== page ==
Of the 165,000 barrels per day hedged, 85,000 were straightforward swaps and put/call collars. Swaps meant that Ovintiv got a specific price – in this case $57.56.
So not bad.
The problem was that another 80,000 barrels per day were 3-way collars. Ovintiv had sold that 3rd put at $43.44. They were fully exposed to downward price movement below that price.
Let’s sketch out how that would impact cash flow if oil averaged $23 for the year – or $20 less than their $43 put.
All else being equal, those 80,000 barrels a day would have resulted in roughly $584 million less revenue than if those hedges were a straight up costless collar!
Not small potatoes.
Now I did say “would have resulted”. That’s because Ovintiv realized they were on the wrong side of this trade and did something about it.
From their April presentation:
Source: Ovintiv April Presentation
Some time between March and April Ovintiv realized they were offside on these collars and made some changes. Their 3-way collars were reduced from 80,000 barrels per day to only 27,000 barrels per day.
Smart move. Probably not a cheap one, but smart nevertheless.
Canadian E&Ps – Hedged, to a Point
Skimming through the disclosures of public E&Ps in Canada, it is often hard to discern whether a company has a 3-way collar or a more typical costless collar.
At the far (good) end of transparency is Crescent Point (CPG – TSX). They not only break out 3-way collars, but even give them their own slide:
Source: Crescent Point April Presentation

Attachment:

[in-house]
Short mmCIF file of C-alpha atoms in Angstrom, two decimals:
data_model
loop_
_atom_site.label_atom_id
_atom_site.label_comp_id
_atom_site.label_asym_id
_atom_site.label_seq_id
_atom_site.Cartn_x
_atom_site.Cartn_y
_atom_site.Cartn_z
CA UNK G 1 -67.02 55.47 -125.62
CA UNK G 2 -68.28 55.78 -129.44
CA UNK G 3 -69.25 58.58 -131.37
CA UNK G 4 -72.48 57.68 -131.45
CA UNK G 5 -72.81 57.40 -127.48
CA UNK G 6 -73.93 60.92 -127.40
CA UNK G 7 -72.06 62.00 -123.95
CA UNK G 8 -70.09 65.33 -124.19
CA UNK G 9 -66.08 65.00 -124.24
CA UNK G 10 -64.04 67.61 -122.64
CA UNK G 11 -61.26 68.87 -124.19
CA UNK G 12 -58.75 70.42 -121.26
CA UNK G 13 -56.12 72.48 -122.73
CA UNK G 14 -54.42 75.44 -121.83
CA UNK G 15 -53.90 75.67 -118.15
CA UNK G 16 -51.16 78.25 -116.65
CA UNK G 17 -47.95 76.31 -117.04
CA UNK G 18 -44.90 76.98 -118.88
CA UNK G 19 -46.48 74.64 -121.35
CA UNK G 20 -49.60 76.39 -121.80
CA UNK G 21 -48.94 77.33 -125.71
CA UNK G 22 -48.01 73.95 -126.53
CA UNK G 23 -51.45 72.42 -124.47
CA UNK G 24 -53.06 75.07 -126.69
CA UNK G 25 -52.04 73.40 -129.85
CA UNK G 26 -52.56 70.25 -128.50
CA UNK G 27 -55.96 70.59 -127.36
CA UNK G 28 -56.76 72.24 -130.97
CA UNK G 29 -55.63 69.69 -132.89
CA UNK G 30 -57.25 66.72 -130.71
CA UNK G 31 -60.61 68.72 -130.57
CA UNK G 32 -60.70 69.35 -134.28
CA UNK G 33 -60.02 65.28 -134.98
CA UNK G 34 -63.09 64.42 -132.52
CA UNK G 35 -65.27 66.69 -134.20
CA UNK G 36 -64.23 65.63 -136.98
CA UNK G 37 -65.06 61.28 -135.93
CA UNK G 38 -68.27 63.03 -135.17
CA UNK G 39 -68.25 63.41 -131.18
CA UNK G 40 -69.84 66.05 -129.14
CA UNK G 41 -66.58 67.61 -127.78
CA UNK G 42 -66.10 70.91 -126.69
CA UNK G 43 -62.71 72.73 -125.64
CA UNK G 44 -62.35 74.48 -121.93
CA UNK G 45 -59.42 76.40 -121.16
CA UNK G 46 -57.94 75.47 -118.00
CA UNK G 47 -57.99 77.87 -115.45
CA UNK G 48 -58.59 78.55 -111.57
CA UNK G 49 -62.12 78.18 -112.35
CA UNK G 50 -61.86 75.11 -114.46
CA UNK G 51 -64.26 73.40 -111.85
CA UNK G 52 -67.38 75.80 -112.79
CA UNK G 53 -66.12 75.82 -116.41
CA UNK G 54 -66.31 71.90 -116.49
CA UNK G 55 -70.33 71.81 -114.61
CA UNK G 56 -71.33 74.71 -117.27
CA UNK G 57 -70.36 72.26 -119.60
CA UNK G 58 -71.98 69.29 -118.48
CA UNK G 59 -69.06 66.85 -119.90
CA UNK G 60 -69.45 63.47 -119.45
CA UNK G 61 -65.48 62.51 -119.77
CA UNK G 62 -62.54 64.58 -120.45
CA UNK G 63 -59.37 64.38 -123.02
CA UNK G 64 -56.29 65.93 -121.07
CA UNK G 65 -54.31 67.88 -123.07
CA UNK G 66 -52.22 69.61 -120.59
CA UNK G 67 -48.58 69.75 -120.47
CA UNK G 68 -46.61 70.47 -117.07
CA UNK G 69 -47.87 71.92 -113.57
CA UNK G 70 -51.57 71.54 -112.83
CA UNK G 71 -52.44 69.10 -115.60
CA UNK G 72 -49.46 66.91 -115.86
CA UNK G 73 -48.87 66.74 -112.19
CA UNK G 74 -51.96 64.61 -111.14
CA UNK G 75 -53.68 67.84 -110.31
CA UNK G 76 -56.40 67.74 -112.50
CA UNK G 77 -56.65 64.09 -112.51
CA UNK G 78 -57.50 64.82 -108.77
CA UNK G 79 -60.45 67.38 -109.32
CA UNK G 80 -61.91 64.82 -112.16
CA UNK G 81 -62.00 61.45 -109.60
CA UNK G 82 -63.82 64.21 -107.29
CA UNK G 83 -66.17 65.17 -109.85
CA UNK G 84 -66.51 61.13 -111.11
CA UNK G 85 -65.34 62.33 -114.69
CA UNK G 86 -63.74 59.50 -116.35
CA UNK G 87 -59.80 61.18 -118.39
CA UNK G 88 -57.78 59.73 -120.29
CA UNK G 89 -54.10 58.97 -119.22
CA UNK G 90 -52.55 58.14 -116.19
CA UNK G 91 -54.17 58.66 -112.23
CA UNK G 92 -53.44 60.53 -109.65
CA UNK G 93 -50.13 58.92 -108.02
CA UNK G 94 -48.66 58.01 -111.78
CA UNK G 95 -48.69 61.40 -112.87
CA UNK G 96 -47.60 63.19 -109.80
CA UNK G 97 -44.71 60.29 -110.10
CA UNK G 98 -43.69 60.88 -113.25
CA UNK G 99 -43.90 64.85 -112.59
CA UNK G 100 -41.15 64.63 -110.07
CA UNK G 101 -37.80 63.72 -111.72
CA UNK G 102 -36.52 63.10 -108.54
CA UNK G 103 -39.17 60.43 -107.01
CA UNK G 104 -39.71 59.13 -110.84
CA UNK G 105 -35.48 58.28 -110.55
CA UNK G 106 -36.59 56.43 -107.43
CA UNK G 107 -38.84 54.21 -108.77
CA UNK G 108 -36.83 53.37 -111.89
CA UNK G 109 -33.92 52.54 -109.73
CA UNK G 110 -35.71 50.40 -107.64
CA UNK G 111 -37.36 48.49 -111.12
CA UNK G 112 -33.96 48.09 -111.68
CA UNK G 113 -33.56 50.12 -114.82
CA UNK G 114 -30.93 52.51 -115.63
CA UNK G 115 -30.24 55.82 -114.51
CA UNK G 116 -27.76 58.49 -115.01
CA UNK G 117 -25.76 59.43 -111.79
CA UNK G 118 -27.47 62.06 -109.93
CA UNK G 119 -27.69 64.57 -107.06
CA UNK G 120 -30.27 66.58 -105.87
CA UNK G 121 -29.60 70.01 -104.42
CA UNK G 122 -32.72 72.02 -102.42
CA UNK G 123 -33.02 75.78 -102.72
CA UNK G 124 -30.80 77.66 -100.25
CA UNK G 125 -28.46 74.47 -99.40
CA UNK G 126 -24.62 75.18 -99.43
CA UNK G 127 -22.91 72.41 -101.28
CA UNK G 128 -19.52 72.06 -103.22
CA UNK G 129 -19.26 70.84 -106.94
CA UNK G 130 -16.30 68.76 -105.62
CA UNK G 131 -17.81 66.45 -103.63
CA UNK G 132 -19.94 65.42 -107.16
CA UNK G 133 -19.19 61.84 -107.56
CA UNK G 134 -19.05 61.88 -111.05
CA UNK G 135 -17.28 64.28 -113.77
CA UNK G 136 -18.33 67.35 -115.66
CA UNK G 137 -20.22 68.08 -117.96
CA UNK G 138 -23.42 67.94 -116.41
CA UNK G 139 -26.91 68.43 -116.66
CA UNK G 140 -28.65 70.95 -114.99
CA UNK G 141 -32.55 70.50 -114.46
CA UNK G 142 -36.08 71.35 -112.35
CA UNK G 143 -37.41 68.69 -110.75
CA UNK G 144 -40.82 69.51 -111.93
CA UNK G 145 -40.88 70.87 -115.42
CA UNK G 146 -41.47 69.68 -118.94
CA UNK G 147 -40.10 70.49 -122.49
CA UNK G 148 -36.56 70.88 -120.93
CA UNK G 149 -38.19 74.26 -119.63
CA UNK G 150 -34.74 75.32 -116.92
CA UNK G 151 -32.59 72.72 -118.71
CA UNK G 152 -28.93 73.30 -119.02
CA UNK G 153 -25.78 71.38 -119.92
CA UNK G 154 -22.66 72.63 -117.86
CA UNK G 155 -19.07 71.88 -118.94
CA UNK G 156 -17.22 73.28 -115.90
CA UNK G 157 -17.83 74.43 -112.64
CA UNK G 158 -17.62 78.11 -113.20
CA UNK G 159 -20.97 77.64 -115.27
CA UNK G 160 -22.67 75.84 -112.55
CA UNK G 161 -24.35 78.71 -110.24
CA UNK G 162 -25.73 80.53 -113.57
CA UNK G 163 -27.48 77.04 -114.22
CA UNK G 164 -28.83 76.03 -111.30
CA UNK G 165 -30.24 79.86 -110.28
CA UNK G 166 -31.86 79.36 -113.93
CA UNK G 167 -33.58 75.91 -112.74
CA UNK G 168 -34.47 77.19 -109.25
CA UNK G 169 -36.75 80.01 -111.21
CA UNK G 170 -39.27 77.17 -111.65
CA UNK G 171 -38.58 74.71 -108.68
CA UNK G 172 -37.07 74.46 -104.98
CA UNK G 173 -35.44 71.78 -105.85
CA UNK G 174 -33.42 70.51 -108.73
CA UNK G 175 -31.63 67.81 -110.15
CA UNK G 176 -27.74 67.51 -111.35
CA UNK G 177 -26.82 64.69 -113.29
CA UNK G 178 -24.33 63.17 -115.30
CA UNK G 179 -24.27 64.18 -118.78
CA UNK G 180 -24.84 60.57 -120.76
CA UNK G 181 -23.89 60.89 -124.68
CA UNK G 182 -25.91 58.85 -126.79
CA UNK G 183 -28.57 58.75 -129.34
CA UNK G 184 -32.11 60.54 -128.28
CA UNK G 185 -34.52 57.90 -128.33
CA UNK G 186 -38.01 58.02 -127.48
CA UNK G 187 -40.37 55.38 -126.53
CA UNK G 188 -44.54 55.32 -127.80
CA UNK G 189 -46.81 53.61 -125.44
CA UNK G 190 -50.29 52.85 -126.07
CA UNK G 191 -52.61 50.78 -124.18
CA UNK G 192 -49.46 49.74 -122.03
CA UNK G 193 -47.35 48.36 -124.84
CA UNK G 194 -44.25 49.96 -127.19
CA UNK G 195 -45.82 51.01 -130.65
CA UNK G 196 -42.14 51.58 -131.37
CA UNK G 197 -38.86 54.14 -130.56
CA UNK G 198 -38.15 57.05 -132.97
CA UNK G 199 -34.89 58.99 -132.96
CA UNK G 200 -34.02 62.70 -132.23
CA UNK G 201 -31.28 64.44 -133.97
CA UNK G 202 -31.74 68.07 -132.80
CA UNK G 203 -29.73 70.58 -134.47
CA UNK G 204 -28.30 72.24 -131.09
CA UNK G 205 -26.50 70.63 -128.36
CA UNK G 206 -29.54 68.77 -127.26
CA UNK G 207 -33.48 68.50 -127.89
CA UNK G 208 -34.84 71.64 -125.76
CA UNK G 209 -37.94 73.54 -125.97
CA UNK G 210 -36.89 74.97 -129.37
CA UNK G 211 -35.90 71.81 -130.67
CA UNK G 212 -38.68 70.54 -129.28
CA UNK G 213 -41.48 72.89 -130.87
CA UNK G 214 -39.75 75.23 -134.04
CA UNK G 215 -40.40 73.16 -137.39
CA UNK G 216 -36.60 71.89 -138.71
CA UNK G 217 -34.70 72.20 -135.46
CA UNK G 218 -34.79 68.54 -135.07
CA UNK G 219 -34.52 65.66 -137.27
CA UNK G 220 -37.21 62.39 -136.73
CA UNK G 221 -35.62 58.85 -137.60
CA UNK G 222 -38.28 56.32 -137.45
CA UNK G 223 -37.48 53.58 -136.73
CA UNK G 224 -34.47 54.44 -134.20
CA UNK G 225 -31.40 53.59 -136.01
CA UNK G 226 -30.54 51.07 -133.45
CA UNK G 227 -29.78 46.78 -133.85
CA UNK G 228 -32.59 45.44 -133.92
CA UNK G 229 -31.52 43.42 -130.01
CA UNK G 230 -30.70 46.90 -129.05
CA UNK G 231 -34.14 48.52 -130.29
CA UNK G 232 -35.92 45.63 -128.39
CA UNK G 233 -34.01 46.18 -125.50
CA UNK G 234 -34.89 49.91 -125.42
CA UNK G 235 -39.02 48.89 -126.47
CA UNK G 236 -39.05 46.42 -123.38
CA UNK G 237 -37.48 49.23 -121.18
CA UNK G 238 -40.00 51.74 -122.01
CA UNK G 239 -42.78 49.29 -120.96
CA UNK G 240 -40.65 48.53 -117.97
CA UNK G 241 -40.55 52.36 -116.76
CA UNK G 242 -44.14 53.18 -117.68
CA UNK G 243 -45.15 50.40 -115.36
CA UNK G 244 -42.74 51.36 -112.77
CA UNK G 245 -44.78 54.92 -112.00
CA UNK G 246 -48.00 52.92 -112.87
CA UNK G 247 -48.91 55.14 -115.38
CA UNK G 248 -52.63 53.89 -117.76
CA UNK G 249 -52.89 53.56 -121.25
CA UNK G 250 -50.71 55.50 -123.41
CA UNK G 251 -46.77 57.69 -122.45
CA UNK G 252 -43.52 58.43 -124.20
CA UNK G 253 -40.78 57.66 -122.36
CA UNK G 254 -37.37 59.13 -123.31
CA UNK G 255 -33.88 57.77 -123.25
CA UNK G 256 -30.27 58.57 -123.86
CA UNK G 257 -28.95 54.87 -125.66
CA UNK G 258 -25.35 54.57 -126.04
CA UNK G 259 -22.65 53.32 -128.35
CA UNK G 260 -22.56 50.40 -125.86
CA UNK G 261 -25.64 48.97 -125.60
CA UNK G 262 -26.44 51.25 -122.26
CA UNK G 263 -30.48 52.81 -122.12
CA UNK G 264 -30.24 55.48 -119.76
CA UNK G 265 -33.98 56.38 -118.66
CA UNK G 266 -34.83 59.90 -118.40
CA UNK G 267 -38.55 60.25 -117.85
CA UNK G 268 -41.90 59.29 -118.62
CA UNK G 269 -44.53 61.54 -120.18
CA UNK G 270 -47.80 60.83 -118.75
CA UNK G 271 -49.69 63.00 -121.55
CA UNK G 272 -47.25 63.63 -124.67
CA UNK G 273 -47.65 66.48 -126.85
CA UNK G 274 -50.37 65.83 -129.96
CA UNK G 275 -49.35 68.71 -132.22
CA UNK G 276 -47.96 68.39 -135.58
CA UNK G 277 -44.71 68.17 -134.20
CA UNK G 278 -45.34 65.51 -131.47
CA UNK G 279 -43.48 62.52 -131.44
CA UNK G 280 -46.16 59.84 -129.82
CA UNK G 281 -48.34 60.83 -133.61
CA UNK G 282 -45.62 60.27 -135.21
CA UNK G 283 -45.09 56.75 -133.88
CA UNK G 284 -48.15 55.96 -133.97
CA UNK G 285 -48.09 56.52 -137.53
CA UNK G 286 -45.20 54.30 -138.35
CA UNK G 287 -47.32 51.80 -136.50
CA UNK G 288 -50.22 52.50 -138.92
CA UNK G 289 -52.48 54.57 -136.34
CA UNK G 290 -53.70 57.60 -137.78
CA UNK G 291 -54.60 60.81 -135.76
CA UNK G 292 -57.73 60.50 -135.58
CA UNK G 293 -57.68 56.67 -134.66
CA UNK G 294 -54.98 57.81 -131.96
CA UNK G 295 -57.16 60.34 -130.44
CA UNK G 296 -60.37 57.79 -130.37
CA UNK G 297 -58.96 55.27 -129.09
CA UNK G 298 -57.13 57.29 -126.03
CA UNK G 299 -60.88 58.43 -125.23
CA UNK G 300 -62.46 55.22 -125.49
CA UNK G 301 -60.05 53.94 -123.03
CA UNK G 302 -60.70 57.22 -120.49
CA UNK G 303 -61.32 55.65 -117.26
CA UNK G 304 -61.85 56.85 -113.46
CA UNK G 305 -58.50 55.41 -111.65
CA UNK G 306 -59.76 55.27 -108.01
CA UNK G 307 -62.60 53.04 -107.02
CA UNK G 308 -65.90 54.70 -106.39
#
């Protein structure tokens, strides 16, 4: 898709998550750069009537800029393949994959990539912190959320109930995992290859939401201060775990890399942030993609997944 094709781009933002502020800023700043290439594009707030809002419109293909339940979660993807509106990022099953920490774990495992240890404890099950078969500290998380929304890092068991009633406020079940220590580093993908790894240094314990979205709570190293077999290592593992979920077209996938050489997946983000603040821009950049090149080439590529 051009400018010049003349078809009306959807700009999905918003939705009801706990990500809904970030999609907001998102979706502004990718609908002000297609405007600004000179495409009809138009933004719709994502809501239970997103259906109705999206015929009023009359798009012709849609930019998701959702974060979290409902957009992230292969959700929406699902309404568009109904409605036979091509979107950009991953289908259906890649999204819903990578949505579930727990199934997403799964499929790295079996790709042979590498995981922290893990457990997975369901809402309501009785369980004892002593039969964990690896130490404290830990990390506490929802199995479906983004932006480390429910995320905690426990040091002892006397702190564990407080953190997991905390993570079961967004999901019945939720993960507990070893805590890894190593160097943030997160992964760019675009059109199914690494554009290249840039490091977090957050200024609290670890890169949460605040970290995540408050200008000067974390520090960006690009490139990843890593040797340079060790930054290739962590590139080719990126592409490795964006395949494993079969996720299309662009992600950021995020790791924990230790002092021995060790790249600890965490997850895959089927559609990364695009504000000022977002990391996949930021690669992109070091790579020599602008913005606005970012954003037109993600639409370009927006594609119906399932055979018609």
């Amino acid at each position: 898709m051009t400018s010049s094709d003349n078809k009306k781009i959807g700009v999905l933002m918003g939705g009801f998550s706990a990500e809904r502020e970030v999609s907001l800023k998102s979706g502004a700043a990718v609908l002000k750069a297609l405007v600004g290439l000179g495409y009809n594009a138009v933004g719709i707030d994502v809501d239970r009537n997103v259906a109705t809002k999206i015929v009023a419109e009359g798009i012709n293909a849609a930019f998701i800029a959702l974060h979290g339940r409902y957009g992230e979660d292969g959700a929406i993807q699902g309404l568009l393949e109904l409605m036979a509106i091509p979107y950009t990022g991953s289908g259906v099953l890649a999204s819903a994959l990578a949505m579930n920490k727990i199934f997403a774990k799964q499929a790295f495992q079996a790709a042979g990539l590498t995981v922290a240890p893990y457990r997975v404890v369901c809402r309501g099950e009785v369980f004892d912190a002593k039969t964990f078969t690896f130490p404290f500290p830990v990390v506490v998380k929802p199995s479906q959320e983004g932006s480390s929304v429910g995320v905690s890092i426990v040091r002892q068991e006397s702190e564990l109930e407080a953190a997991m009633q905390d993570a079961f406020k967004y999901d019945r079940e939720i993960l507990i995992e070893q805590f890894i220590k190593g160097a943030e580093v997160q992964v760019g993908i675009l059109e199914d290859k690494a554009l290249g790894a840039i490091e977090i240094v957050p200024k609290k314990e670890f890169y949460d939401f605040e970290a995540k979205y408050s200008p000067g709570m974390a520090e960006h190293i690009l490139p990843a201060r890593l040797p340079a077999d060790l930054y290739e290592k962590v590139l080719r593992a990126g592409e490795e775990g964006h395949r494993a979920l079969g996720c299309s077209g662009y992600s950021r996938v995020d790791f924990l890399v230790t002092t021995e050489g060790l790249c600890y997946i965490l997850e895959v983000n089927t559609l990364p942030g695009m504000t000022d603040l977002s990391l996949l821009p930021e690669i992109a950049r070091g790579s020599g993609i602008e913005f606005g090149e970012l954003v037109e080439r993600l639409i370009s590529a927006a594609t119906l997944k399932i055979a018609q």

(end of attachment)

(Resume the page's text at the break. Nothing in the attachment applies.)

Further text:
The presentation this comes from is CPG’s April one, so I must assume these hedges are still held.
Those 3-way collars are going to hurt CPG’s results in the short run – the puts they sold at $62.75 for Q2 2020 exposes them to the long drop to what is now close to $0. I don’t doubt that the underperformance of the stock compared to the rest of the sector has something to do with this.
Many companies are vague in their disclosures. I found lots of references to costless collars without much detail.
A costless collar means that the amount of premium received for the call sold is offset by the cost of the put premium. That could mean a single put/call spread, but (with opaque disclosure) also could mean a 3-way collar.
Often the reason a 3-way option is done is to reduce the cost of the overall hedge. I am a little wary of companies that reference costless collars and where I don’t see the numbers behind them.
There are a couple names that have clear disclosure and straight up hedges for the first half of this year. One is Gear Energy (GXE – TSX). Gear is nicely hedged (~56% of oil production) with simple swaps and collars until the end of June.
Unfortunately beginning in July, Gear replaced those simple hedges with 3-way options, so they are exposed at prices below $55 per barrel beginning in July.
It is a similar story for the second name, Surge Energy (SGY – TSX). Surge has collars on 4,000 barrels a day in the second quarter, which protects them below $55. In addition they have 2,835 barrels a day in swaps.
Source: Surge Energy Investor Presentation
But like Gear, Surge has 3-way options beginning the second half.
The conclusion is that both Gear and Surge, and much of the rest of the Canadian E&P universe, need oil prices to at least begin to recover in the second half of this year.
That may happen. In which case companies like Gear, and many others, have positioned themselves well.
But if oil prices continue to stay at these incredibly low levels through the summer, there aren’t too many producers here in Canada that have the hedge book to handle it.